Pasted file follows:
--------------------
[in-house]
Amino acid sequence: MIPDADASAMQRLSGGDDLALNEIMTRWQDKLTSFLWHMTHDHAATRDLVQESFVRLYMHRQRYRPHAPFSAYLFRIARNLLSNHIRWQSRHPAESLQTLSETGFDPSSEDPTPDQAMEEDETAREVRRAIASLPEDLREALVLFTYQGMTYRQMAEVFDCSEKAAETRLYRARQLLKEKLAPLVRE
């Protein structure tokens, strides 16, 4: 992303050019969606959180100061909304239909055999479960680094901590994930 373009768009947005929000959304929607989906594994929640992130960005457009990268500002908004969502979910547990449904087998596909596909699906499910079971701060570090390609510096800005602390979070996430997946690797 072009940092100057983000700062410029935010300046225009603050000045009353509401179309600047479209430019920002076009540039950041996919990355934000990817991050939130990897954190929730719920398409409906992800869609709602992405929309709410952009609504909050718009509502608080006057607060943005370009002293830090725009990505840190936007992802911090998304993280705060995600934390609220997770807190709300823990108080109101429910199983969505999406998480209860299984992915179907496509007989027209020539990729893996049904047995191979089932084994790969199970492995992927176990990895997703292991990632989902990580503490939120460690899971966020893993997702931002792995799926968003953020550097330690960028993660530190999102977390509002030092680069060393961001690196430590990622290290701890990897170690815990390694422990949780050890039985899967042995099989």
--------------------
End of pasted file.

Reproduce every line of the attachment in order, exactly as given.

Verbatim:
[in-house]
Amino acid sequence: MIPDADASAMQRLSGGDDLALNEIMTRWQDKLTSFLWHMTHDHAATRDLVQESFVRLYMHRQRYRPHAPFSAYLFRIARNLLSNHIRWQSRHPAESLQTLSETGFDPSSEDPTPDQAMEEDETAREVRRAIASLPEDLREALVLFTYQGMTYRQMAEVFDCSEKAAETRLYRARQLLKEKLAPLVRE
């Protein structure tokens, strides 16, 4: 992303050019969606959180100061909304239909055999479960680094901590994930 373009768009947005929000959304929607989906594994929640992130960005457009990268500002908004969502979910547990449904087998596909596909699906499910079971701060570090390609510096800005602390979070996430997946690797 072009940092100057983000700062410029935010300046225009603050000045009353509401179309600047479209430019920002076009540039950041996919990355934000990817991050939130990897954190929730719920398409409906992800869609709602992405929309709410952009609504909050718009509502608080006057607060943005370009002293830090725009990505840190936007992802911090998304993280705060995600934390609220997770807190709300823990108080109101429910199983969505999406998480209860299984992915179907496509007989027209020539990729893996049904047995191979089932084994790969199970492995992927176990990895997703292991990632989902990580503490939120460690899971966020893993997702931002792995799926968003953020550097330690960028993660530190999102977390509002030092680069060393961001690196430590990622290290701890990897170690815990390694422990949780050890039985899967042995099989």